VR suits the news clip very well, adding a greater touch of authenticity and presence to reportage, making us feel we are actually there at that moment, in Syria, in Palestine, in the Native American reserves of Canada with Justin Trudeau, in Yosemite with the Obamas. In the Aldejar Falls of Iceland with kayaker Galen Volkhawen, in Ethiopia for the Fasika celebrations, in the Cayman Islands to decipher the secret-click language of dolphins and sperm whales, in Valen Reef, an archipelago in Indonesia, in Haiti and Gaza and Krakatoa. The language of the news reel is that of a first person account and often we have children speaking straight into the lens about the effects of war, migration, environmental degradation and climate change. Sometimes these become longer documentary films about the history of Cuban dance, about the making of Akram Khan’s new choreography for Giselle, about a day in the life of a ranger in Garamba National Park (a Nat Geo film directed by Kathryn Bigelow), about Ebola survivors in Liberia (‘Waves of Grace’ by Chris Milk), or about Syrian refugees in the Zaatari refugee camp in Jordan (‘Clouds over Sidra’). This is not a fly-on-the-wall camera, but fly-in-the-very-soup as we enter tents and huts and sheds already crammed to bursting. Yet both adults and children go about their lives with little or no self-consciousness, ignoring the camera or speaking into it with equal ease. It is oddly moving to listen to the diverse accents of English across the globe, Babel averted through global compassion and a pressing need to communicate, understand and empathise.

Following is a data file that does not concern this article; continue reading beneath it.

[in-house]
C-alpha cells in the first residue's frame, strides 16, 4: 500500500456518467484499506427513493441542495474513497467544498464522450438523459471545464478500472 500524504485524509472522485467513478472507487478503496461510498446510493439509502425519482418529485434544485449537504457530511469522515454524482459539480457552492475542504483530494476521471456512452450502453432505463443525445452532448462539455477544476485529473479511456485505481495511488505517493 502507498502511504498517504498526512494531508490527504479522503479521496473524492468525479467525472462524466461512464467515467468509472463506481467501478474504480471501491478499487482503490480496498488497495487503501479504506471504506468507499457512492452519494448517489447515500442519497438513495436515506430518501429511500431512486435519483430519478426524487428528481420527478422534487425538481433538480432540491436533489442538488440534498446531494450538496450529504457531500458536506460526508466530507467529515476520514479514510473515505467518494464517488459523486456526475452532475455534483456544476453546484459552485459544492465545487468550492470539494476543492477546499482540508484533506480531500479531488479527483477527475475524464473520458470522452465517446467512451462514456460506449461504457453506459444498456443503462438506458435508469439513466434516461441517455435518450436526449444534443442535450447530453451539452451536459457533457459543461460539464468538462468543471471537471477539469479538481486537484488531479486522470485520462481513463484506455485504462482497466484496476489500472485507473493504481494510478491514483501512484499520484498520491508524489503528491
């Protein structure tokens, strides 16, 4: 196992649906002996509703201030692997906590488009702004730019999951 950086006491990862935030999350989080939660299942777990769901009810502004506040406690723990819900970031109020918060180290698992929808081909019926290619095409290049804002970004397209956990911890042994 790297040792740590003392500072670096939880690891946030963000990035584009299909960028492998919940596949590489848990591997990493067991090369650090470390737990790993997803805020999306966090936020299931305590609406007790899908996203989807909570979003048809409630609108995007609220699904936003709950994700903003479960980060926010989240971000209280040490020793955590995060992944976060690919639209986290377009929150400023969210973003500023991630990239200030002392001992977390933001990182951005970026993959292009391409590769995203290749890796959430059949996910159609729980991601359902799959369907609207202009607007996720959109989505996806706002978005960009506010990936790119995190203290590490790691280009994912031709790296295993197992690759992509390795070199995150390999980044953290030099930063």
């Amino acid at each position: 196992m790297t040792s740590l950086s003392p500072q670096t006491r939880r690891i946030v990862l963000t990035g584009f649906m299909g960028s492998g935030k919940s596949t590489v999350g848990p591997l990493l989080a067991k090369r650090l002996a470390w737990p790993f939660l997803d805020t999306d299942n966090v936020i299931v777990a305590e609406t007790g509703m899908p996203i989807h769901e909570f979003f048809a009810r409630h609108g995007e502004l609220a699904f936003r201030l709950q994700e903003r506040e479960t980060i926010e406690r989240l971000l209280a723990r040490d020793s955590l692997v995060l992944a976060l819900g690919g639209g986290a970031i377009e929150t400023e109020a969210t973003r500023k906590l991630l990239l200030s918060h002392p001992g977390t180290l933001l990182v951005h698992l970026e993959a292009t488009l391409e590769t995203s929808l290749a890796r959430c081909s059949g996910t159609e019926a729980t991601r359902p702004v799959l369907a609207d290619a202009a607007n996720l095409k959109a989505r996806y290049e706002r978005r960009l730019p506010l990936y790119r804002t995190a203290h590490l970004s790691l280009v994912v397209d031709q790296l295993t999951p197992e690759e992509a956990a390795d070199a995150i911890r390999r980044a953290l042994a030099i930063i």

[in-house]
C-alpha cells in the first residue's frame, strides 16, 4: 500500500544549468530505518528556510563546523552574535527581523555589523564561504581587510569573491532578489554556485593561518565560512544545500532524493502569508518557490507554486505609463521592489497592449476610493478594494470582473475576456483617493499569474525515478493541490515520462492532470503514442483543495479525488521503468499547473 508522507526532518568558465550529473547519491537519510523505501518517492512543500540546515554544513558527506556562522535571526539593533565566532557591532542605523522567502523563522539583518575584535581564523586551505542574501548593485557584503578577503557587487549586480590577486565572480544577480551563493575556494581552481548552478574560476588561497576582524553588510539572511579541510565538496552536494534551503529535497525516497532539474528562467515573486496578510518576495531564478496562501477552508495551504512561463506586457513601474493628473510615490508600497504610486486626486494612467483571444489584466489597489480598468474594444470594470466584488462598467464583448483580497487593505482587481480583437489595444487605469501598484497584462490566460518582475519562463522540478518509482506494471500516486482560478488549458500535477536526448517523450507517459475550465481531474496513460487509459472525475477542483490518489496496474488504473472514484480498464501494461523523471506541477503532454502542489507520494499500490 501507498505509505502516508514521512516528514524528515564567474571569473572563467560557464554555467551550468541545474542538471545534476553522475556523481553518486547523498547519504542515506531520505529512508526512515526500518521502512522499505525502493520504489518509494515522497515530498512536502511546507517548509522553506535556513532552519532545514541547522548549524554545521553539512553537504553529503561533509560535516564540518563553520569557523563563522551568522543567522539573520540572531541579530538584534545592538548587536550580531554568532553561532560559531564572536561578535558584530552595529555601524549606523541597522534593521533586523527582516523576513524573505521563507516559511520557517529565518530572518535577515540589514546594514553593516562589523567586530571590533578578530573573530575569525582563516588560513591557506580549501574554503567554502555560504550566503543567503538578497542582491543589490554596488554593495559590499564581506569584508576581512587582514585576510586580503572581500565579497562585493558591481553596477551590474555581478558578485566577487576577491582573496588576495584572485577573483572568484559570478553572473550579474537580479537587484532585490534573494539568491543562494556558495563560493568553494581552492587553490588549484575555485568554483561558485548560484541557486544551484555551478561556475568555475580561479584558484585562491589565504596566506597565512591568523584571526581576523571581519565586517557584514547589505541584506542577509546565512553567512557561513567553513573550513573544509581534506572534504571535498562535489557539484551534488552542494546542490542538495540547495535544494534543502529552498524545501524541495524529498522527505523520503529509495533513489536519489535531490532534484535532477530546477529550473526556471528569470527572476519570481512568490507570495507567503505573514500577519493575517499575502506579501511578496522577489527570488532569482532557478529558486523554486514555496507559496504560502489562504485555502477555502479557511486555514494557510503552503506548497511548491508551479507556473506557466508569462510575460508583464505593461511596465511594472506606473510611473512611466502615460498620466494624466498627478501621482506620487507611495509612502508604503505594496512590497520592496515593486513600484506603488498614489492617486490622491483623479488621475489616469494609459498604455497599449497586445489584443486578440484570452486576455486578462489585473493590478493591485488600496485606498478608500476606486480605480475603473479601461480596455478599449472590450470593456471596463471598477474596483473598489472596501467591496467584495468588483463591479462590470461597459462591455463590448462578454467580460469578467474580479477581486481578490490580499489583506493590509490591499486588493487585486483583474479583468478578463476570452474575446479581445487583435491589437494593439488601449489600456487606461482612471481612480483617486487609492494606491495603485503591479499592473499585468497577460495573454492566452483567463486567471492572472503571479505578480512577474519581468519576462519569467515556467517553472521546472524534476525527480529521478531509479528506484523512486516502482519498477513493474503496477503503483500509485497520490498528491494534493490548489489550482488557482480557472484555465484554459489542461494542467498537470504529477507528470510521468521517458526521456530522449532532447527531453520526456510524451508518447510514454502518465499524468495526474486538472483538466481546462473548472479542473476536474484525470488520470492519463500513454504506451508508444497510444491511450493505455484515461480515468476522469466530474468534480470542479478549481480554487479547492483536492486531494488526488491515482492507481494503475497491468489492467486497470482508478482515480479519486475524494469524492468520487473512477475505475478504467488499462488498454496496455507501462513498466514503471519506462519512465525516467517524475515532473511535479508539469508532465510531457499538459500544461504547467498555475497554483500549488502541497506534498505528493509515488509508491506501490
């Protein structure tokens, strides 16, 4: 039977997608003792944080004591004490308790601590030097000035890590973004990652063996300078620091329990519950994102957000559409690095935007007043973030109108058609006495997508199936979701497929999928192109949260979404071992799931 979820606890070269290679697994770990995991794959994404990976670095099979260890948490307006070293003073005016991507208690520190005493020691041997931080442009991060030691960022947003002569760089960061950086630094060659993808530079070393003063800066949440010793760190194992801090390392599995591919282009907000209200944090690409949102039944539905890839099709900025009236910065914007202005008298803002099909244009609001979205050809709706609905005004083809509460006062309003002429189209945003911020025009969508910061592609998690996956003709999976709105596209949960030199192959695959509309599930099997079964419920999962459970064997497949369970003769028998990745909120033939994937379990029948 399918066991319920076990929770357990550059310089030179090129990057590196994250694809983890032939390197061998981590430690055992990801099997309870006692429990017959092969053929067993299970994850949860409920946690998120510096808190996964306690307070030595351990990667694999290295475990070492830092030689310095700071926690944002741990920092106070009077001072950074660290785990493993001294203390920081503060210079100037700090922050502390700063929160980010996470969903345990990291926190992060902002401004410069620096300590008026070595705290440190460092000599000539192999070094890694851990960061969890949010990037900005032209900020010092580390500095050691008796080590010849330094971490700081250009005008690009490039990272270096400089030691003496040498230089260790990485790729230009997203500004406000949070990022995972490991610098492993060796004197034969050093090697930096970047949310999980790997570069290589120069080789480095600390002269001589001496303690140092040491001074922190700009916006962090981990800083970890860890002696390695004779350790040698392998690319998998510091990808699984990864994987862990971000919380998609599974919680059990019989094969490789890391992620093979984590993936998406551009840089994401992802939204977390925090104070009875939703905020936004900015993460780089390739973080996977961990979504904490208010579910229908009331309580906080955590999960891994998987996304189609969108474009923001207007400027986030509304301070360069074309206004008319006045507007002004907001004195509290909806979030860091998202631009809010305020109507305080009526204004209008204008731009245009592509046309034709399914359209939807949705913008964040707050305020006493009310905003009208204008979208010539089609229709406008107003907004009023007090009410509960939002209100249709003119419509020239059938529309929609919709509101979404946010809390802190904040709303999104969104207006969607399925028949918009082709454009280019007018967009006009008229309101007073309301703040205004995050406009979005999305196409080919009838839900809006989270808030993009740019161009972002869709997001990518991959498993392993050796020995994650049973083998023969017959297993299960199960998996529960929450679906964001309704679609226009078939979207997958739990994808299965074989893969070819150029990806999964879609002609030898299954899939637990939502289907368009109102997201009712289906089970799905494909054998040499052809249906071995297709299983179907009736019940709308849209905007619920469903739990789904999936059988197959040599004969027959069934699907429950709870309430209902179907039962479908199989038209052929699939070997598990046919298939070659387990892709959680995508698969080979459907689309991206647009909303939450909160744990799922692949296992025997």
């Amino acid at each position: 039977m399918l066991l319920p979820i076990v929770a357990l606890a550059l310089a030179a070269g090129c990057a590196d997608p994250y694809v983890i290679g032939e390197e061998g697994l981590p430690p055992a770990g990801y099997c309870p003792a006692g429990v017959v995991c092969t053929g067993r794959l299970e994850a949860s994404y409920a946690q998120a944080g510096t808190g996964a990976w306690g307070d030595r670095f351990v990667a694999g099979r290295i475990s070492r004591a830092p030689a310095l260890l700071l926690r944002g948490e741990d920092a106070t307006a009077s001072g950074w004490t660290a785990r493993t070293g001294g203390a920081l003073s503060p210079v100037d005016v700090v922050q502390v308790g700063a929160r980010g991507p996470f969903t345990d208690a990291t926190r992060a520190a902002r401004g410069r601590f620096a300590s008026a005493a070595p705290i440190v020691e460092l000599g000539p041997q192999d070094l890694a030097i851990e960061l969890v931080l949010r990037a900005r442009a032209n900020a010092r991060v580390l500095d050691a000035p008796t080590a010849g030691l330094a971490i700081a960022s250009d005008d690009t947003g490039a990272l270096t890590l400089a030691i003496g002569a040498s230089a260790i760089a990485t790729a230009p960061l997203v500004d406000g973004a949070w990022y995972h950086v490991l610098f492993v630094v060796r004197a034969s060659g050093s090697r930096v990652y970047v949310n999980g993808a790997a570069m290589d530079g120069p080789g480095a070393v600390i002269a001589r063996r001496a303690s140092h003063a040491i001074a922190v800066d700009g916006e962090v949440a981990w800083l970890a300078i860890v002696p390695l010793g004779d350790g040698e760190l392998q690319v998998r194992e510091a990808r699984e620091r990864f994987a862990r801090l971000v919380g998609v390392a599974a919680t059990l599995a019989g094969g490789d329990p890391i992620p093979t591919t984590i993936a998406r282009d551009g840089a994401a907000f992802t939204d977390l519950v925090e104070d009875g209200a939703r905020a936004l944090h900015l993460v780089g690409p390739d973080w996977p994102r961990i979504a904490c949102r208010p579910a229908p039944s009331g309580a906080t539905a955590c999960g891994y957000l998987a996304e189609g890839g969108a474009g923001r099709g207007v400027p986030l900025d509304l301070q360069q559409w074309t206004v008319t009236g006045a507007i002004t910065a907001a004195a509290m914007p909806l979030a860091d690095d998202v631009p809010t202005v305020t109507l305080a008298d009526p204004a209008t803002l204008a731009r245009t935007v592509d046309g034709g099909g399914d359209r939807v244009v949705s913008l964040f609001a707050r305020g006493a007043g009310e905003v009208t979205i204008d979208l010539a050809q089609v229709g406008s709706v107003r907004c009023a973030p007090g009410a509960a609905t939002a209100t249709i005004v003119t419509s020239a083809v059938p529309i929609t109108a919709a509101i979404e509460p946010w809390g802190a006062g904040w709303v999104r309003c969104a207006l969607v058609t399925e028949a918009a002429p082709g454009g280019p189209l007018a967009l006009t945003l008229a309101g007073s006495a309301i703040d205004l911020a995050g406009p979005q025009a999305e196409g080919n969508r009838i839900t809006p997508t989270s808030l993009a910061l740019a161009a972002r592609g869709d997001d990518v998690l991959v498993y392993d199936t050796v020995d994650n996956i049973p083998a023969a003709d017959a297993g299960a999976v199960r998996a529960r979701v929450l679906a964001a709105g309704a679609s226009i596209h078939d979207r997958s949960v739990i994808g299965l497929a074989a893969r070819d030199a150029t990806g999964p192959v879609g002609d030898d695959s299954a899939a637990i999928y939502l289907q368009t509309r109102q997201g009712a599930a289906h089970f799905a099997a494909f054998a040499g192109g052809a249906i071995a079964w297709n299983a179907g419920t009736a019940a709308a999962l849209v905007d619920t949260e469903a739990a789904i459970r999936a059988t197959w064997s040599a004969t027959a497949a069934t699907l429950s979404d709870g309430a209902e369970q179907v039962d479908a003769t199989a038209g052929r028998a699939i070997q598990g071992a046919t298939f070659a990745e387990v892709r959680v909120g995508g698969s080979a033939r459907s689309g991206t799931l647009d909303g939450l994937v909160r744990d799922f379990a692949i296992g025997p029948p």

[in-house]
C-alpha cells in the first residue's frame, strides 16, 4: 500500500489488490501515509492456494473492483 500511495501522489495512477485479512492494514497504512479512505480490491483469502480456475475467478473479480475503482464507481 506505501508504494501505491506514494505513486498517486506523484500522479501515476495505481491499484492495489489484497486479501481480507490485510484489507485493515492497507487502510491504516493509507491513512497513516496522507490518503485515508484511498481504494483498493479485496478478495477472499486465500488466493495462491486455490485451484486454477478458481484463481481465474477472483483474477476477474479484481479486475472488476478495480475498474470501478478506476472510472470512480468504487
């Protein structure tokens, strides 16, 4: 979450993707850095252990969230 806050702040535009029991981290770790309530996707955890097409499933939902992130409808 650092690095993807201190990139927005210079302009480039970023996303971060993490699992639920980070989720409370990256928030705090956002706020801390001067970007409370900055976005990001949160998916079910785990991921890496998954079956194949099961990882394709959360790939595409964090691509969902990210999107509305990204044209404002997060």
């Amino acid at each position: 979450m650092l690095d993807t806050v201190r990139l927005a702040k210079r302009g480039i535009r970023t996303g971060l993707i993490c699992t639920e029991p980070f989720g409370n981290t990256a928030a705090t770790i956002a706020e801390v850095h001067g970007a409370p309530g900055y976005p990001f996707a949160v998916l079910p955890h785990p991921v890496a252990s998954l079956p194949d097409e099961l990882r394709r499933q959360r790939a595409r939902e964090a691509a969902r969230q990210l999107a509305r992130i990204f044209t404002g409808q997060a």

Two novels, Ready Player One by Ernest Cline, and Snowcrash by Neil Stephenson are often mentioned along with the Matrix films as the inspiration for the current market resurgence of interest in VR. Snowcrash describes a dystopian and apocalyptic world in which Hiro Protagonist tries to understand how language functions in today’s ‘post-rational’ era. The librarian, whose memory is the library itself (his personal RAM is nothing more than a search engine) explains that while monists believe in only the material world, dualists believe in a binary one, a spiritual world in addition to the material. As a hacker, Hiro finds himself leaning towards the binary and comes to understand that a world created/oriented through code can also be destroyed/disoriented through the scrambling of that code. His role as savior of the world involves therefore the protection of this code. Stephenson calls the virtual universe a Metaverse, a term that has come to stay, and both his and Cline’s character’s shift nimbly between real and virtual worlds through the simple agency of their avatars. But Cline’s Oasis is a movement in the opposite direction. It is an ode to the past, being a universe suffused in a nostalgia for the 80s, as an escape from a world gone subsequently to seed. Configured as a multi-player game with keys to be unearthed from cryptic clues, it is structured along a series of level shifts, bonus points and extra lives. The final prize is a virtual Easter Egg, with its promise of a resurrected life through the estate of James Halliday its creator and father figure. When the hero Watts/Perzival finally discovers the Egg he also finds the message Halliday/Anorak leaves behind, warning the winner against becoming too obsessed with the virtual, at the expense of the real world. And so the book ends with the two main avatar-competitors – Percival and Art3mis – coming together in real life. The competitor-collaborator dichotomy has already been breached as the third gate can only be opened by three avatars jointly but the unveiling of the real self behind the avatar is in every case a fraught one. When Watts realizes that his fellow avatar and best buddy Aich, is in fact an African American lesbian woman there is some initial discomfiture. But he finally comes to the conclusion that it doesn’t matter. “We’d known each other for years, in the most intimate way possible. We’d connected on a purely mental level …. None of that had changed or could be changed by anything as inconsequential as her gender, or skin colour, or sexual orientation,” he declares. And with that one radical statement all these ‘virtual’ categories that have been dividing our real world are dismissed with a simple wave of the hand. Like a Houdini rope trick the Oasis treasure hunt becomes an initiation ritual to distinguish between the truly real and simply virtual.